Local Government

No plastic? Iowa City researching possible ban on plastic shopping bags

Fact-gathering mission aims to assess feasibility

Photo Illustration for story on possible ban on plastic bags in Iowa City. (from left) Paper, plastic and reusable grocery bags. (Cliff Jette/The Gazette)
Photo Illustration for story on possible ban on plastic bags in Iowa City. (from left) Paper, plastic and reusable grocery bags. (Cliff Jette/The Gazette)
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IOWA CITY — Plastic bag bans already are in place in cities like San Francisco, Portland, Seattle, Austin and Los Angeles.

Could Iowa City be next?

In the coming months, city and county officials are to help answer that question by conducting research on a possible ban aimed at keeping plastic bags out of the city’s landfill. Chris O’Brien, Iowa City’s director of transportation services said the study is to focus on possible fees for using plastic bags, educational opportunities and advanced recycling techniques.

It’s all part of the city’s Waste Minimizing Strategy, which also aims to curb the amount of cardboard and electronic devices in the landfill.

Iowa City Councilman Kingsley Botchway III says the study and possible plastic bag ban is a visible way for city leaders to signal citizens how they feel about being green.

“That’s a huge piece of it actually,” Botchway said. “I think that signals for folks that we’re serious about it.”

Waste reduction

Jen Jordan, Iowa City’s recycling coordinator, said the discussion on plastic bags is being driven by students and environmental groups.

According to city documents, plastic bags make up about 360 tons — or 0.3 percent — of what goes into Iowa City’s landfill each year. Although plastic bags can be recycled, they are not highly biodegradable, especially when compared to paper bags. Evidence of this is clear at the landfill, where plastic bags protrude from the earth, hang in plants and on fences and blow across the dirt on windy days.

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But it’s the plastic bags outside the landfill that are more concerning to folks like O’Brien, who says they are a major source of litter, especially on waterways, and can harm wildlife.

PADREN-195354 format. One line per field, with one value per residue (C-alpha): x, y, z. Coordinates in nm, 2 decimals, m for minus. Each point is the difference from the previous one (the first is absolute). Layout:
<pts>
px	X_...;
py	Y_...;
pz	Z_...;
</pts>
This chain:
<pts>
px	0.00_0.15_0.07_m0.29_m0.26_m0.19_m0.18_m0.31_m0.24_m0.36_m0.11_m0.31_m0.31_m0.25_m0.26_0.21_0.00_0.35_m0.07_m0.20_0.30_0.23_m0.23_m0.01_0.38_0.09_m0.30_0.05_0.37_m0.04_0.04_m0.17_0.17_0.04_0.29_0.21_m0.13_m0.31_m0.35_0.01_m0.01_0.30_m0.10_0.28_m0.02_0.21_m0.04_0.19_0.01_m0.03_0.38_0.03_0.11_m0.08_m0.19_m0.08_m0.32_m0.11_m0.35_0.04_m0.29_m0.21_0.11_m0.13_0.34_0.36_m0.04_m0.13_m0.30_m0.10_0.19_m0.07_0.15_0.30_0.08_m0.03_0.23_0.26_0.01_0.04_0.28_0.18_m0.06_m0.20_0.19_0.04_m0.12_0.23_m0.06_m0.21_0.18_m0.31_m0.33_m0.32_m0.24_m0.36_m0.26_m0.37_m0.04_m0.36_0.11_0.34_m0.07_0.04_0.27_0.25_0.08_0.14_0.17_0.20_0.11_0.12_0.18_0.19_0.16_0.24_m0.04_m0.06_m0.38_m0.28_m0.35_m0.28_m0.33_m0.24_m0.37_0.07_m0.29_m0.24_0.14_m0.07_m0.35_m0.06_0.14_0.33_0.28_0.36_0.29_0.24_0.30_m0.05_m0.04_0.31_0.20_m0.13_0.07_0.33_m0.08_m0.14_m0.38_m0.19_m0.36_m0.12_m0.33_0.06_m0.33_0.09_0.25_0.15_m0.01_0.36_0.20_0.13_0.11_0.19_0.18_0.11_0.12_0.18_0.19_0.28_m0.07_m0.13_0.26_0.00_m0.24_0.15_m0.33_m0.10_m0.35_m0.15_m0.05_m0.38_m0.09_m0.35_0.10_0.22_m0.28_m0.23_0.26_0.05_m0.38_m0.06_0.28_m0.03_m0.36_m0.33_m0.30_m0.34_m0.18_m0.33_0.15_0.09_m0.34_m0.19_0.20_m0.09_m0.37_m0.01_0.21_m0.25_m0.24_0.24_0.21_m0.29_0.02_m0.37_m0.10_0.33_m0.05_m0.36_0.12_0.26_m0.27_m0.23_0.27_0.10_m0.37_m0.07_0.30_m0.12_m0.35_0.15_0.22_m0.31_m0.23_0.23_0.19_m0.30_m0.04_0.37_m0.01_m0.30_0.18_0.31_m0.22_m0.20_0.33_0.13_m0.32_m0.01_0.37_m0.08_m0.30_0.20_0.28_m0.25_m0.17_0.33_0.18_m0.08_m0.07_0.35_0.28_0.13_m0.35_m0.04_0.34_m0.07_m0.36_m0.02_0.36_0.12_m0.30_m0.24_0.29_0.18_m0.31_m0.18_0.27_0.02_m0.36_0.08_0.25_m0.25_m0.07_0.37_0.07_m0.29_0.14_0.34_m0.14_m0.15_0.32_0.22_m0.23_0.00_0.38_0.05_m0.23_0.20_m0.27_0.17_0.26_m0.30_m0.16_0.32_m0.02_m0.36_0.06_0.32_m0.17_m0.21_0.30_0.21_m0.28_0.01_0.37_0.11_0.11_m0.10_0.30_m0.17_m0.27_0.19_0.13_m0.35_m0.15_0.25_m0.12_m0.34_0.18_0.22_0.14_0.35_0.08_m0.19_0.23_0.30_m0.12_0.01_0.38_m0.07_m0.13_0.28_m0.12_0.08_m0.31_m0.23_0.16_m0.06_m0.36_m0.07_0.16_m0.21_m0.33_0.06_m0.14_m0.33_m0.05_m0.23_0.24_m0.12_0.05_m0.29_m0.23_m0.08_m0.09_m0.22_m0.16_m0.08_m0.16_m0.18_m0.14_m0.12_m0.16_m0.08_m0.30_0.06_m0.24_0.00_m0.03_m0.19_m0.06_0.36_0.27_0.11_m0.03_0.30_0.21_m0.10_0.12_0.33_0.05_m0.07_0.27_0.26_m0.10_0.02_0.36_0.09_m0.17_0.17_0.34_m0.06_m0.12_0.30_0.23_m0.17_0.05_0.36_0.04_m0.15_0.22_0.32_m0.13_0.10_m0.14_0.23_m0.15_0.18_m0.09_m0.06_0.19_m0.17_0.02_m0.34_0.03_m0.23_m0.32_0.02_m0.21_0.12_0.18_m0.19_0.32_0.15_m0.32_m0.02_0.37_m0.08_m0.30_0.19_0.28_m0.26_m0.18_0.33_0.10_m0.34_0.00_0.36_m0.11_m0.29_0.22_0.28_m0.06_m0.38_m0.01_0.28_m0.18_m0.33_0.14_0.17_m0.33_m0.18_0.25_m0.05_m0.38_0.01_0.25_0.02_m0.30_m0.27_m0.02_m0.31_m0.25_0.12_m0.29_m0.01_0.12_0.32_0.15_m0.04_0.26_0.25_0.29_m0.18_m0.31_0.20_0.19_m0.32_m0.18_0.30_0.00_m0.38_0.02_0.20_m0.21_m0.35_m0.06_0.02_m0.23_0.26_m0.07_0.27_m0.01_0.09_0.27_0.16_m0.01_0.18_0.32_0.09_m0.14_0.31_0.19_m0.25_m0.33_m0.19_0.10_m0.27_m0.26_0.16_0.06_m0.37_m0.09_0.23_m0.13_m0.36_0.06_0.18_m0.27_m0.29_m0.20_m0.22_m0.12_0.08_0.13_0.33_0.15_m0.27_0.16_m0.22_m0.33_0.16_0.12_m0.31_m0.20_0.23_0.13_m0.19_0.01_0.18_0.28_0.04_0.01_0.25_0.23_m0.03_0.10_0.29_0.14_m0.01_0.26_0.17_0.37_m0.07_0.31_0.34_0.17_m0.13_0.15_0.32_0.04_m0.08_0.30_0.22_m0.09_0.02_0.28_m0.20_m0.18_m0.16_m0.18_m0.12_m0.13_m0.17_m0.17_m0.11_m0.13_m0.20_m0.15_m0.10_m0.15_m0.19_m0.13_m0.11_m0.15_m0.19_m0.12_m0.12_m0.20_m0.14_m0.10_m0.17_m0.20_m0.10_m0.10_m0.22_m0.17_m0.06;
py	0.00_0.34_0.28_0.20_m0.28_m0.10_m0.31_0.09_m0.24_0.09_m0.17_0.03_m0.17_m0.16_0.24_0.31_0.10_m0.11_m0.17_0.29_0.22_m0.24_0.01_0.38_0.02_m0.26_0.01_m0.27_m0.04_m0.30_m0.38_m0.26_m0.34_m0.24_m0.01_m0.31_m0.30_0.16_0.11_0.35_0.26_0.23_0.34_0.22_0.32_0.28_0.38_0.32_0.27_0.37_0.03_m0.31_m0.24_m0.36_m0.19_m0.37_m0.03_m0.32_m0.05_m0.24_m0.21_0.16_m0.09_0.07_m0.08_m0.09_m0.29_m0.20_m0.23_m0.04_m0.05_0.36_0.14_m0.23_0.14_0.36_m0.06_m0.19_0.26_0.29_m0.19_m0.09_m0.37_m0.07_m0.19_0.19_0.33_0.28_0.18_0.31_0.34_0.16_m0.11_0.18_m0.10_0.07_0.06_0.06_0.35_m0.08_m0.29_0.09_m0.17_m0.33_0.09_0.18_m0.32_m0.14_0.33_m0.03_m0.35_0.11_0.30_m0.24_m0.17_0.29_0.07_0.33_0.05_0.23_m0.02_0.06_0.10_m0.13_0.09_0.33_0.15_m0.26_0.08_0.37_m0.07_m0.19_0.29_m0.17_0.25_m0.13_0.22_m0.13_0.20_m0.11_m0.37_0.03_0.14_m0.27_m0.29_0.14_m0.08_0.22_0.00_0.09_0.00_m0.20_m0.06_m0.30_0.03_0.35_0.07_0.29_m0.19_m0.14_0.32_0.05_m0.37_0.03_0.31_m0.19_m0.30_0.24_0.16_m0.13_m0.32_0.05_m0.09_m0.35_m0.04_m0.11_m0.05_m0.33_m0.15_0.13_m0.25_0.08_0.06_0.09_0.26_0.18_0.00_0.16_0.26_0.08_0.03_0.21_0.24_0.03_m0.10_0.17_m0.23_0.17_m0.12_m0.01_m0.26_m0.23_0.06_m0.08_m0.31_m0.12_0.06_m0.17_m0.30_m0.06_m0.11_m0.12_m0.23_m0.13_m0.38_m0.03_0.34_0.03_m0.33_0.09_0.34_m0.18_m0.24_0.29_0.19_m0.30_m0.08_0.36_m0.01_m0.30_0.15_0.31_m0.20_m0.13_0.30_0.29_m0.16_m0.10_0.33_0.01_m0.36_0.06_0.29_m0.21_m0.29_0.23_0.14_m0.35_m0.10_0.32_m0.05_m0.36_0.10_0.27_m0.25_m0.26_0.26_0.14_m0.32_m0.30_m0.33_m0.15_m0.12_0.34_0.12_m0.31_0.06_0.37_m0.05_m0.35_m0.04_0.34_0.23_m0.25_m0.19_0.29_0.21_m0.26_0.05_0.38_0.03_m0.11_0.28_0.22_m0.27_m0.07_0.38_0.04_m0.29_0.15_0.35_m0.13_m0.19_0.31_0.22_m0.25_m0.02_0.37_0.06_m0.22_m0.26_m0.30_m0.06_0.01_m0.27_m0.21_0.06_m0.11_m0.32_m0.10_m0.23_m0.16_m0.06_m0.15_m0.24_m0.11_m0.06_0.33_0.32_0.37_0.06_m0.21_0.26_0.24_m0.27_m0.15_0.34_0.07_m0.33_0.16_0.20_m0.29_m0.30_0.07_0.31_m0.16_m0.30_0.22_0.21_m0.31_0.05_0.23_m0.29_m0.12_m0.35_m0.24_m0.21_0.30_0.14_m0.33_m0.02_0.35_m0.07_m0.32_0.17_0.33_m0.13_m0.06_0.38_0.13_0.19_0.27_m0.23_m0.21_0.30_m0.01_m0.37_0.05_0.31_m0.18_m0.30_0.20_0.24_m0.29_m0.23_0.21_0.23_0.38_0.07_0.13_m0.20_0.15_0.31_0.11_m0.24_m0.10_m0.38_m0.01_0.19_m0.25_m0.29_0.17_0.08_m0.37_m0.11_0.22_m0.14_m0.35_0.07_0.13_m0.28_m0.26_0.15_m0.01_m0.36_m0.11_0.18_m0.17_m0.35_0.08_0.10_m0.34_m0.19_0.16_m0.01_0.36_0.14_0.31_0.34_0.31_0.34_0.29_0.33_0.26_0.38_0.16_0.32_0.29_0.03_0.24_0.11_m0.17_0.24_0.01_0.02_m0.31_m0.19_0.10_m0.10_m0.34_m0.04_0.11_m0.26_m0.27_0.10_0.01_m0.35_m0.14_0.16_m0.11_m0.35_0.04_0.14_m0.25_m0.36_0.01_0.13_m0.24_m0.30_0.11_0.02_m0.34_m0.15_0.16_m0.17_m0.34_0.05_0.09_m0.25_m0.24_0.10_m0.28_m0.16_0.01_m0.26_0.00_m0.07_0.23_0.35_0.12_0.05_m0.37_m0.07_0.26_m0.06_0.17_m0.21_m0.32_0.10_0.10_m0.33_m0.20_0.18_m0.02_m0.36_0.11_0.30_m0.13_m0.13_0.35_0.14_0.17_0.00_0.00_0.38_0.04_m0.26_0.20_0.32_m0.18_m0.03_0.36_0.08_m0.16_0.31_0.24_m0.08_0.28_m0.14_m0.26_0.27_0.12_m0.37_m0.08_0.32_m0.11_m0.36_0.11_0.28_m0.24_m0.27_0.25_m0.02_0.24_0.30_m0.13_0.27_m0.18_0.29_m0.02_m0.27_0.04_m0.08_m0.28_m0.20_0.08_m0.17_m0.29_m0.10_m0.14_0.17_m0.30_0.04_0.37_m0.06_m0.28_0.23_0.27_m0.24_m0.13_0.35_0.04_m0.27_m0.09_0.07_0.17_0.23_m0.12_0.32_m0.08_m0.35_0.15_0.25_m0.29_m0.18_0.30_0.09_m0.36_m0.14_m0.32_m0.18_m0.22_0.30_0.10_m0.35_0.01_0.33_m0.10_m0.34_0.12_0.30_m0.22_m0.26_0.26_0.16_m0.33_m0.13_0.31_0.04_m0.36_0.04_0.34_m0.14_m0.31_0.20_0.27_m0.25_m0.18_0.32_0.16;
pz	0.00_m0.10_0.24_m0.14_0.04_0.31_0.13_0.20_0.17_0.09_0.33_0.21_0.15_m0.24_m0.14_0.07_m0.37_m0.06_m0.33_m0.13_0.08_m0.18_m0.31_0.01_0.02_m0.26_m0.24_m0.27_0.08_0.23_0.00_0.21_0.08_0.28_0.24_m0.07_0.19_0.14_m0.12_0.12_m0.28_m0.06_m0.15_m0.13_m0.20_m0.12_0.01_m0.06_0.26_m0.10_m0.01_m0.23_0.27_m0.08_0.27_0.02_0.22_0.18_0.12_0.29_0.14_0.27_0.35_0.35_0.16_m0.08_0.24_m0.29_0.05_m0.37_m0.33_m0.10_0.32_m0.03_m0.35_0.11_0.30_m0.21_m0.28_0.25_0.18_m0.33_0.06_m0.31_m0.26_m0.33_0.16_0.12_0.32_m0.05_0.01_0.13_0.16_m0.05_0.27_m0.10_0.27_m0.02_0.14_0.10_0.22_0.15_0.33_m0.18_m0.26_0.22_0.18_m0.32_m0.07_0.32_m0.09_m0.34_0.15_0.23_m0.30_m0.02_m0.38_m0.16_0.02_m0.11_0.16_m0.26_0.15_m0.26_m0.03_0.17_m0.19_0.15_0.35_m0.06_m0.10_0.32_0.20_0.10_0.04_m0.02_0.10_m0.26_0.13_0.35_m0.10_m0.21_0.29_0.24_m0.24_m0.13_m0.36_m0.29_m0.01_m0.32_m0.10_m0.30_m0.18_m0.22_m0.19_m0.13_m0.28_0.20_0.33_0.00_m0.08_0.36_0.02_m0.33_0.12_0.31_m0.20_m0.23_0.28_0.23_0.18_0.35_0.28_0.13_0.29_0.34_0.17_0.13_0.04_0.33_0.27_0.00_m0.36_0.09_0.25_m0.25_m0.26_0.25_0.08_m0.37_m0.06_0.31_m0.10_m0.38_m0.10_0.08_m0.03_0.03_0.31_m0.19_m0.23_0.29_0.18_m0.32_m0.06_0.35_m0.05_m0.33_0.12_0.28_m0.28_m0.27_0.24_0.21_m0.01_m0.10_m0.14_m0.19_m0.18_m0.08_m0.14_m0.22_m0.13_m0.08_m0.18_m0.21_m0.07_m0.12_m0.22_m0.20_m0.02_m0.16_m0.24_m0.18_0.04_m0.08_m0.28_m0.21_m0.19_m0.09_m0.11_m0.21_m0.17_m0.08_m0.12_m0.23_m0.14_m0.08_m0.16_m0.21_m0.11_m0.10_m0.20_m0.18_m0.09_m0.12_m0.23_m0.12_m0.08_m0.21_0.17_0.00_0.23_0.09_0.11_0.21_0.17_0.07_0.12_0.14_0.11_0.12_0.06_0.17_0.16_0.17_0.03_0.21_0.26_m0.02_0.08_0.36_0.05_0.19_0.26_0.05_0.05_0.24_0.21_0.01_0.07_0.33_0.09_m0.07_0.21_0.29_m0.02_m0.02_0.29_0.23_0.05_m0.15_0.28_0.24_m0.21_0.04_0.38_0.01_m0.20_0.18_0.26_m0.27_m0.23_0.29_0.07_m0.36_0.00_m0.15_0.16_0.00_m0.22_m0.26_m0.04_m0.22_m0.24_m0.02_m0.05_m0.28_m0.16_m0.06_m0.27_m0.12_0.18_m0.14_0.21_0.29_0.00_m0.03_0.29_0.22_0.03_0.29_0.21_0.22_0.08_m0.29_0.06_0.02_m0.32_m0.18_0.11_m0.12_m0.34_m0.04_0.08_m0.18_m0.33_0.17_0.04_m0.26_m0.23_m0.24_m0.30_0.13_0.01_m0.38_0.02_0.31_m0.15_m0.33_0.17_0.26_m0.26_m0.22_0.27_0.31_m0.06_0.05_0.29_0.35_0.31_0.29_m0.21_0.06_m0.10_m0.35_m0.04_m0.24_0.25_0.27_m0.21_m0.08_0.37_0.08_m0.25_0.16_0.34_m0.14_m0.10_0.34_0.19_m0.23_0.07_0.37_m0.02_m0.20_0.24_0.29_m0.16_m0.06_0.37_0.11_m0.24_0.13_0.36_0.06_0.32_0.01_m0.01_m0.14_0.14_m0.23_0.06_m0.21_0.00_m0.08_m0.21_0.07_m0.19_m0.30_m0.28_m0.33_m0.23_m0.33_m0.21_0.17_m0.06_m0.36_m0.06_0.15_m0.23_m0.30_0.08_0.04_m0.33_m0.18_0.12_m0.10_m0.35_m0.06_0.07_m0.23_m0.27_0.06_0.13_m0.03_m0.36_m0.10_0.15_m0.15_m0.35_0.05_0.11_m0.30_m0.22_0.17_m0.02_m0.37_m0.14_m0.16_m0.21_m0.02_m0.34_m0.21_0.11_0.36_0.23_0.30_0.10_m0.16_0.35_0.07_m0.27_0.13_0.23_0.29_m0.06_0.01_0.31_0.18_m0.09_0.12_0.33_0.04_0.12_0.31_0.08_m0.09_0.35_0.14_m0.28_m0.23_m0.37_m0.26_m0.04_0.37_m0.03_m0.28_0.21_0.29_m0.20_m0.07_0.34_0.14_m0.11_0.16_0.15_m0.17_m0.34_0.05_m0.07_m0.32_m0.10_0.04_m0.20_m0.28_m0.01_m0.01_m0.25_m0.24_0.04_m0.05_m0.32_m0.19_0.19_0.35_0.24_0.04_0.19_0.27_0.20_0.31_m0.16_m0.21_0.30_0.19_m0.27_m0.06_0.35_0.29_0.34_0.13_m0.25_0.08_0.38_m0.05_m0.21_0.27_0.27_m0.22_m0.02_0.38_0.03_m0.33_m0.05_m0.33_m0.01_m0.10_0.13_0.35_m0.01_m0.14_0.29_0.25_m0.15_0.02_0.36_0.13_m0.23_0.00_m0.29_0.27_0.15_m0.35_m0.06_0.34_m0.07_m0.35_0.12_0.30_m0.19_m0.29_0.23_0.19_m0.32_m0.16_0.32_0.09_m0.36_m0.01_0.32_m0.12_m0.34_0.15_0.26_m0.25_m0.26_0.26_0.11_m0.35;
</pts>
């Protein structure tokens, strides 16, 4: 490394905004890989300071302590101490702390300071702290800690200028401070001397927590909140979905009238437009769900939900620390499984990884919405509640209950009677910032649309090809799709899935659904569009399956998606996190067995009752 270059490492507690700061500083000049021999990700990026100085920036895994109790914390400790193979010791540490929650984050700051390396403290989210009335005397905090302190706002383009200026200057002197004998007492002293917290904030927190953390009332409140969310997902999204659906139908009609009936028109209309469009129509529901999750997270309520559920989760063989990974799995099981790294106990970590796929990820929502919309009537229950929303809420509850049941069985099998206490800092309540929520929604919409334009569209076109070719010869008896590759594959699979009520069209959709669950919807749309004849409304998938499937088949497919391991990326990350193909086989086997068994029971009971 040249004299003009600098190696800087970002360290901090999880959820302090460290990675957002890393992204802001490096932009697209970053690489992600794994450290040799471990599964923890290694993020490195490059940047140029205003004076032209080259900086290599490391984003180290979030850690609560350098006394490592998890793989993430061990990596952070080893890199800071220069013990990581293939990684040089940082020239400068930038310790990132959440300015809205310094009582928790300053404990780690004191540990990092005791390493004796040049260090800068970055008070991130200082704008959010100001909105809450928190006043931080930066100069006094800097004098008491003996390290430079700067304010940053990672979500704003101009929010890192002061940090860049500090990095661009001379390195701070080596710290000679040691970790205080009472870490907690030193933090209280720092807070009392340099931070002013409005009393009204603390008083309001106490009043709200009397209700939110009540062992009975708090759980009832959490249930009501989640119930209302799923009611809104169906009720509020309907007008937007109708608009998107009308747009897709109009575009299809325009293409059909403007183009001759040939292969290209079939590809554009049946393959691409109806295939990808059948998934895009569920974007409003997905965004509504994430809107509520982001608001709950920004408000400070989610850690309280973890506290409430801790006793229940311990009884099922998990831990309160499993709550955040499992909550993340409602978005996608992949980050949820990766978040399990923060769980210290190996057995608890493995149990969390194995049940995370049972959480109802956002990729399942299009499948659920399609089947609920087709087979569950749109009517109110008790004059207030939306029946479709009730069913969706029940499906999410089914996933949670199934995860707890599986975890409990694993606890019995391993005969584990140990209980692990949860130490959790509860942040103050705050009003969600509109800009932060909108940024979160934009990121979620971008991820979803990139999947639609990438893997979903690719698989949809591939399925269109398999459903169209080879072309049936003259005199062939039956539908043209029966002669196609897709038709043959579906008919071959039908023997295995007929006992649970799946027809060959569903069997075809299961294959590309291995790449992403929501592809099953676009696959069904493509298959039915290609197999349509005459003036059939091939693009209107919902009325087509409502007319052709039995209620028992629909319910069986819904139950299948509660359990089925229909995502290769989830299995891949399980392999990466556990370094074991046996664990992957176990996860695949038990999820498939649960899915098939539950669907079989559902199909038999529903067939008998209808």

“It’s not something that’s just relegated to one part of the country or others. There might be different impacts at different locations,” he said.

Single-use plastic bags were introduced to U.S. stores in the late 1970s. Customers were not initially enthused, but retailers stuck with the bags because they cost much less than paper and took up less space.

Over the years, a battle has been waged over the popular question: Paper or plastic? A search of the internet brings up voices on both sides of the argument.

Proponents for paper say the bags are more easily biodegradable, are made with renewable resources and are more likely to be recycled. Those who advocate for plastic say the manufacturing process uses less energy and produces far less waste.

A third party advocates for reusable bags, which many stores now sell to customers. But even reusable bags have opponents who argue the bags are often not made in America, which means the financial and environmental cost to ship them here offsets any good they do. Others say the some bags contain harmful chemicals and can become easily contaminated once used.

Christopher Whitley, the Midwest spokesman for the U.S. Environmental Protection Agency, said his agency does not conduct a lot of research regarding plastic and paper bags, but said for customers, it is “just as easy for someone to throw away a paper or plastic bag. From that standpoint, the two are equal.”

Whitley said the EPA recommends shoppers take reusable bags because it’s the best option for the environment.

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Curbing use

If Iowa City does pass a plastic bag ban of some kind, it would join the ranks of more than 150 U.S. cities and countries that ban or require fees to use plastic bags, according to reports.

In Boulder, Colorado, a 10-cent fee for plastic and paper bags was passed in 2012 in an attempt to curb use. At that time, city officials estimated residents used about 33 million plastic bags each year.

The city allows grocery stores to keep 4 cents of the fee to cover the cost of compliance with the ordinance. The city keeps the other 6 cents to provide services like education on plastic bags or giving away reusable bags.